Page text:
Vision and reading: Part 2


In last week’s post, it was explained that there is a difference between sight and vision.  Having good eyesight means that the eye is doing its job well and is able to clearly see the world both near and far.  This is what optometrists look for when children have their eyesight tested.


Vision, on the other hand, depends on how the eyes function as directed by the brain and also how children use the information from the eyes. This means that they have to be able to correctly interpret the information reaching the brain from the eyes. 


The first category covers some of the visual abilities mentioned last week, such as fusing two images from each eye into a single, clear image (binocular fusion); being able to shift focus quickly between near and far images (accommodation); to be able to stablise the eyes so that they can locate a target and ‘fix’ that on the retina so that it is seen in sharp focus (fixation) and to be able to move the eyes along a sequence of numbers, letters or words (ocular motility or ‘tracking’).


The second category encompasses visual perception. This includes several abilities that are necessary for schoolwork:


Figure-ground perception: This is the ability to separate targeted images from surrounding ‘clutter’. For example, being able to discern

Direction in space:  Being able to see the difference between letters that go up or down, left or write. For example, the difference between b and d.

Form perception: The ability to realise differences in shape, as for example, the shapes of letters.

Visual-motor coordination: The ability to coordinate body movements with visual information. For example, hand writing, copying, catching balls.

Visual imagery: The ability to picture an image in the mind’s eye. For example, to mentally picture a spelling word.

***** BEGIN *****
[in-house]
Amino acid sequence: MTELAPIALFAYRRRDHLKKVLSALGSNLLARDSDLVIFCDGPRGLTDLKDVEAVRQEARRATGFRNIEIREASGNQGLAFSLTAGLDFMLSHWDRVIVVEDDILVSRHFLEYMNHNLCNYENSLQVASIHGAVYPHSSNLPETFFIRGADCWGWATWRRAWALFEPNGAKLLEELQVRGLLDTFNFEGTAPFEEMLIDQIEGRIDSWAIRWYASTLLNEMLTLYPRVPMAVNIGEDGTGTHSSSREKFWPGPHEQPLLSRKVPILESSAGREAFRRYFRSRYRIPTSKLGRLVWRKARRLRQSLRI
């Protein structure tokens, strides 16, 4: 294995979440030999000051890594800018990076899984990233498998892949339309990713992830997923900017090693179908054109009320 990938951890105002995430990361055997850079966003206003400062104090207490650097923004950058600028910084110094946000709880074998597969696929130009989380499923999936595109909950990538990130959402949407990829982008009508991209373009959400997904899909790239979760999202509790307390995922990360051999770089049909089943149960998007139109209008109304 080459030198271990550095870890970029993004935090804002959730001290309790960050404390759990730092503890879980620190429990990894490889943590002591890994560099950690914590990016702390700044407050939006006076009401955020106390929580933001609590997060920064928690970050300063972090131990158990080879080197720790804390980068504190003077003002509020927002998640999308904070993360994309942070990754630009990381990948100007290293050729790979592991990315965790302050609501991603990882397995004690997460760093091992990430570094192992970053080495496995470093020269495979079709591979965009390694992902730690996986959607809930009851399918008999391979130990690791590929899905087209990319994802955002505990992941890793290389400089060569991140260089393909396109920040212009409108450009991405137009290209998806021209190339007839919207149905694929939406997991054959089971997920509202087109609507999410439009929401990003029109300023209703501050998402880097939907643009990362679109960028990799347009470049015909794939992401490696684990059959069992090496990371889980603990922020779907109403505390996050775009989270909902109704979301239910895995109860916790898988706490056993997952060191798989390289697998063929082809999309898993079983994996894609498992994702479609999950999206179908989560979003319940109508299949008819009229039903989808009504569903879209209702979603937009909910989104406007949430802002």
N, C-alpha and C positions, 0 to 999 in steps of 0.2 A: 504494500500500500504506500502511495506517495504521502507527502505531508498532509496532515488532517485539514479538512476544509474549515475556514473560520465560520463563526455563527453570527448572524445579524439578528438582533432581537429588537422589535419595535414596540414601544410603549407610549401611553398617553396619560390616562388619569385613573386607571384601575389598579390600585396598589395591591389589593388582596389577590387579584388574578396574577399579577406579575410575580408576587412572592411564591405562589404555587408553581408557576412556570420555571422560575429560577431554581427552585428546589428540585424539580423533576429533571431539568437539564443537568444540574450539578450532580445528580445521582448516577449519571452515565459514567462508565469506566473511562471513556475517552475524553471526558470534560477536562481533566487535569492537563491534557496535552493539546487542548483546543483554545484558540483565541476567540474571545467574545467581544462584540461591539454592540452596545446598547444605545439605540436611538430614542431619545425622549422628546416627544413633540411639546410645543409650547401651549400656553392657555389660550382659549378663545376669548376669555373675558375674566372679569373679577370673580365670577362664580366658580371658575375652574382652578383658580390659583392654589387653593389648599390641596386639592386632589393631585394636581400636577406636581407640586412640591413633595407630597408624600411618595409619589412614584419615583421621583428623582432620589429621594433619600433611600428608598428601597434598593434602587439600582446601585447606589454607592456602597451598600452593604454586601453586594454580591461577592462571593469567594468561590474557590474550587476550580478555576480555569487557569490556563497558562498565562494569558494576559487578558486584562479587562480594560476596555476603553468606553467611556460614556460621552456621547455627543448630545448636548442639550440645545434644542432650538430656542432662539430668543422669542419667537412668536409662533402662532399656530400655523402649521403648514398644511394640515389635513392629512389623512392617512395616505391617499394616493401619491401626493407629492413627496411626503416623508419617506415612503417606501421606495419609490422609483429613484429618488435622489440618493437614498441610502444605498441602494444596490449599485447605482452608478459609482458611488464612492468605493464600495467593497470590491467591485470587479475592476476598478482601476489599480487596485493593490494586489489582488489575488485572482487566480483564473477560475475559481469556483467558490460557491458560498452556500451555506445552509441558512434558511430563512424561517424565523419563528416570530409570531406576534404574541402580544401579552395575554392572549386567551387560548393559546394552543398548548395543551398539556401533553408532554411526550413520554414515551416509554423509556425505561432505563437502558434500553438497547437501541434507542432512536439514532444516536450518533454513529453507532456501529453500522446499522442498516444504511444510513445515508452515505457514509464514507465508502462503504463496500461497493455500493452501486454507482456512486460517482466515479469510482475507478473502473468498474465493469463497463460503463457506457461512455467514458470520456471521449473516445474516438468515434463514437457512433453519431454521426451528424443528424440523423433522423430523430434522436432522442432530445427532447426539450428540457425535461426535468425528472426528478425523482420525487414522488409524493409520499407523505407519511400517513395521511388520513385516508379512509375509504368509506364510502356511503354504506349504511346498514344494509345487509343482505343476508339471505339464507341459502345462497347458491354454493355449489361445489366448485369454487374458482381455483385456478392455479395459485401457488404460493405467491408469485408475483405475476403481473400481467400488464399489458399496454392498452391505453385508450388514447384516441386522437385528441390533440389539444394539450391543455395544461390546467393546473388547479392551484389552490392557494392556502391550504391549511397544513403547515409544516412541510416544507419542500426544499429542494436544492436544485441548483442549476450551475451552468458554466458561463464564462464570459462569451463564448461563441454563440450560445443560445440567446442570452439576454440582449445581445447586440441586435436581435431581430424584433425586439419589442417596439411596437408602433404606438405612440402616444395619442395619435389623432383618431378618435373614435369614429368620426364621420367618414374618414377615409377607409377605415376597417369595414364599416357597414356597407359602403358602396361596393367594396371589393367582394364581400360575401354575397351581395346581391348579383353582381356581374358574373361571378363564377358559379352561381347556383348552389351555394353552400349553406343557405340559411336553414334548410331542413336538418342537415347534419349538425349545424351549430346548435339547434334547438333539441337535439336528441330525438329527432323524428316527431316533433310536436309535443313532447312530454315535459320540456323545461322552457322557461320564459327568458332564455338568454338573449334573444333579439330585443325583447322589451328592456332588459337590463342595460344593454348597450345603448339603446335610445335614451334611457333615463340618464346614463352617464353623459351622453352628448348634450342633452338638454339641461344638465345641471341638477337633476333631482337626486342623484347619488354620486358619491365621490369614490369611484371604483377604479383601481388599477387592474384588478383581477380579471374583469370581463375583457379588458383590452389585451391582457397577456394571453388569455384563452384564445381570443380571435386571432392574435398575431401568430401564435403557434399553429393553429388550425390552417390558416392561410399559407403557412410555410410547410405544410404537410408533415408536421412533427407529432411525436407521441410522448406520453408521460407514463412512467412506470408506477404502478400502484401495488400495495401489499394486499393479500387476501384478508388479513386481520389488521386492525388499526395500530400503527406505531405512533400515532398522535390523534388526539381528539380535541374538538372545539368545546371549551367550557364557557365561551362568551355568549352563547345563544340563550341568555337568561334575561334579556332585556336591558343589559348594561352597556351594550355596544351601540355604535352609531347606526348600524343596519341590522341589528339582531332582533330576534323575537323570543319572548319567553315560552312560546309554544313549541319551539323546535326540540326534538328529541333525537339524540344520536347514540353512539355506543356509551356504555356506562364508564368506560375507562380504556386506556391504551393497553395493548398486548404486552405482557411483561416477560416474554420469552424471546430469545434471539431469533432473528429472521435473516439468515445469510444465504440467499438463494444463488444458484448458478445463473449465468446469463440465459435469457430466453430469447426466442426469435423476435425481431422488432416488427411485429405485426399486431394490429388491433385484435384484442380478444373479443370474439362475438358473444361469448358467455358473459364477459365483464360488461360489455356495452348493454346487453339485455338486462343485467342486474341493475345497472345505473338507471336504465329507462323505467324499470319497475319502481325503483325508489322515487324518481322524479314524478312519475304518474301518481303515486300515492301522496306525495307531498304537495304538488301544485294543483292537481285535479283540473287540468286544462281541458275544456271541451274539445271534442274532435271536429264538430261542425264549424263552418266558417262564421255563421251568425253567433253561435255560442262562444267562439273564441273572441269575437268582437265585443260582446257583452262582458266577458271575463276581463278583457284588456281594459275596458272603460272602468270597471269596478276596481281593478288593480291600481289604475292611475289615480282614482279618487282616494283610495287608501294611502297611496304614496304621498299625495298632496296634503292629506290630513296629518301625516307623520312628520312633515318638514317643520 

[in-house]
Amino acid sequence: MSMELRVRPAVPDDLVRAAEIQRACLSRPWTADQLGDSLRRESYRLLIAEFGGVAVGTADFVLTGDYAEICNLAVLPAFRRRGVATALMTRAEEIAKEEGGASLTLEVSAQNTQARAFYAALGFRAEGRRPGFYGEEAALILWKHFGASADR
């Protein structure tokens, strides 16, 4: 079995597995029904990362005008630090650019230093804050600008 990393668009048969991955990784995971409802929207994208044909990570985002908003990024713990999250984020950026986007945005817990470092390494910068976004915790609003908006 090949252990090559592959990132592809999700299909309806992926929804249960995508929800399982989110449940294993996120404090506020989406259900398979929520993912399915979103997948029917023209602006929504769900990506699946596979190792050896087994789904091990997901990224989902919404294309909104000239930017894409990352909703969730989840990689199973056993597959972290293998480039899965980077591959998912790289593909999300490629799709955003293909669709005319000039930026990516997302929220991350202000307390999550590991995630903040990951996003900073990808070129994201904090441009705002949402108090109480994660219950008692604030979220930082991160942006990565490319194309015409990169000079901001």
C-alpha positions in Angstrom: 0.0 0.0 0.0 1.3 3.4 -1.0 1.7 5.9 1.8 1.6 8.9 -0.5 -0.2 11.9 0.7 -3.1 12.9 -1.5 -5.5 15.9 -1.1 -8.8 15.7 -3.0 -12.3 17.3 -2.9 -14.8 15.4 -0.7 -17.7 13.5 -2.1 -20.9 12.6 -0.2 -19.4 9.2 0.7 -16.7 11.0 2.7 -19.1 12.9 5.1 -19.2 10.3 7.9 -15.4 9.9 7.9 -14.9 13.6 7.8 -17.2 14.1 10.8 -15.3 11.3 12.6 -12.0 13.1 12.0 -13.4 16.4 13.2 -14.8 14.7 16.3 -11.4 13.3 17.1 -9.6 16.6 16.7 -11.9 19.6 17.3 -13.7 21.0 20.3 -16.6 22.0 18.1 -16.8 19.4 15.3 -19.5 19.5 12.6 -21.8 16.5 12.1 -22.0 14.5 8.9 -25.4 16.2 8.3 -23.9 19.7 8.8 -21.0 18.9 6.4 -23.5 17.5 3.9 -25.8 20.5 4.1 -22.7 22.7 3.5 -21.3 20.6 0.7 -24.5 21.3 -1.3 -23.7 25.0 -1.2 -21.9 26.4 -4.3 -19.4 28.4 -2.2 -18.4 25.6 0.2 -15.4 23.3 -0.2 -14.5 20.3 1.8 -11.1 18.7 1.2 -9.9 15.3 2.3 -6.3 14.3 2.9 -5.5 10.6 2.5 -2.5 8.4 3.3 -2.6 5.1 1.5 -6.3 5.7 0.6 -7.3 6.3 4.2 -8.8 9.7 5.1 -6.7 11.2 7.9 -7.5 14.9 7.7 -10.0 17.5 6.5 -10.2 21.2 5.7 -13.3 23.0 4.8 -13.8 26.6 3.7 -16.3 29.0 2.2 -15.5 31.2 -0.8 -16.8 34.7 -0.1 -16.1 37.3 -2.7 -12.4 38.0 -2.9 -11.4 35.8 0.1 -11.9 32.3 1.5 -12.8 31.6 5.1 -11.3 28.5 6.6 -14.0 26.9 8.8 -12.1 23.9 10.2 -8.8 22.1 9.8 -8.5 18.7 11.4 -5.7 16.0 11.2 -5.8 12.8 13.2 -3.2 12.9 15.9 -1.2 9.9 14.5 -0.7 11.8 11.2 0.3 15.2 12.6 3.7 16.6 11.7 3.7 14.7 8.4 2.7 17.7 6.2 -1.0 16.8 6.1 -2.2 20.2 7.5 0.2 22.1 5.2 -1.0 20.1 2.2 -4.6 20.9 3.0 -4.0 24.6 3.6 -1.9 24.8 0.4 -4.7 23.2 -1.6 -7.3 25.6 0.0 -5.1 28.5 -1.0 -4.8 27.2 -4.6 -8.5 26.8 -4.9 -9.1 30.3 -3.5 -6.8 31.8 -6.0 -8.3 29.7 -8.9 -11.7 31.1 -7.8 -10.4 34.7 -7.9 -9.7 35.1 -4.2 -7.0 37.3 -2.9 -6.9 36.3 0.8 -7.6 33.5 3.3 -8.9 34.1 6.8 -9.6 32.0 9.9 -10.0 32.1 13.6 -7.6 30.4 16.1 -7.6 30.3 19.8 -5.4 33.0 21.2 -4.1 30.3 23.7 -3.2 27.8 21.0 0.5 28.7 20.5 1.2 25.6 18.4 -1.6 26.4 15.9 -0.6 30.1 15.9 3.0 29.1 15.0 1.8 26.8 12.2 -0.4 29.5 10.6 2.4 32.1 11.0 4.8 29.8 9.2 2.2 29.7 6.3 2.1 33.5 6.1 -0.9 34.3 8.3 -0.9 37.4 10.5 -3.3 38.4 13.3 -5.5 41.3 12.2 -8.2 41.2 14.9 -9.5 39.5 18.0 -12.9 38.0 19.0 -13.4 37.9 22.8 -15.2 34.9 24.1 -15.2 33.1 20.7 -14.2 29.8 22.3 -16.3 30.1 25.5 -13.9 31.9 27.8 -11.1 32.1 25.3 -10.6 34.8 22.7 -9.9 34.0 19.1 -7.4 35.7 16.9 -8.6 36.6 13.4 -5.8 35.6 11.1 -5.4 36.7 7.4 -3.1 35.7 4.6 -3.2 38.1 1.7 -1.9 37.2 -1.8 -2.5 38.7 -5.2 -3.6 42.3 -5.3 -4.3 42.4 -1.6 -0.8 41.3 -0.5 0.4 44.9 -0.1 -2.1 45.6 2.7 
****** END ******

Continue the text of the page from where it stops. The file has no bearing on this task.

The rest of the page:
Visual-verbal match: The ability to match what we hear with what we see.  For example, forming a mental picture of what is described as we read.


These perceptual abilities develop with age.  Some children may not be ‘visually ready’ when they begin school and as a result, will ‘observe less, remember less, learn less, and in general be less efficient in what they do’ (From the book 20/20 is not enough, by Dr A.S. Seiderman and Dr S.E. Marcus).


Some of these children will learn to read but others may struggle as a result of developmental or perceptual lags.  They may become labelled as having learning difficulties.  So if a child is struggling at school, don’t only think of having eyesight tested.  While good eyesight is crucial, there are other, important aspects of vision to be considered.

Integrated Learning Therapy (ILT) considers everything that may impact a child’s ability to thrive in school.  Visit our website to learn more about our approach. We list practitioners who may be able to help and we list courses that we offer. These courses, accredited with SACE and ETDP-SETA, offer CPTD points and credits towards further qualifications in Special Needs education. They can be studied over distance.


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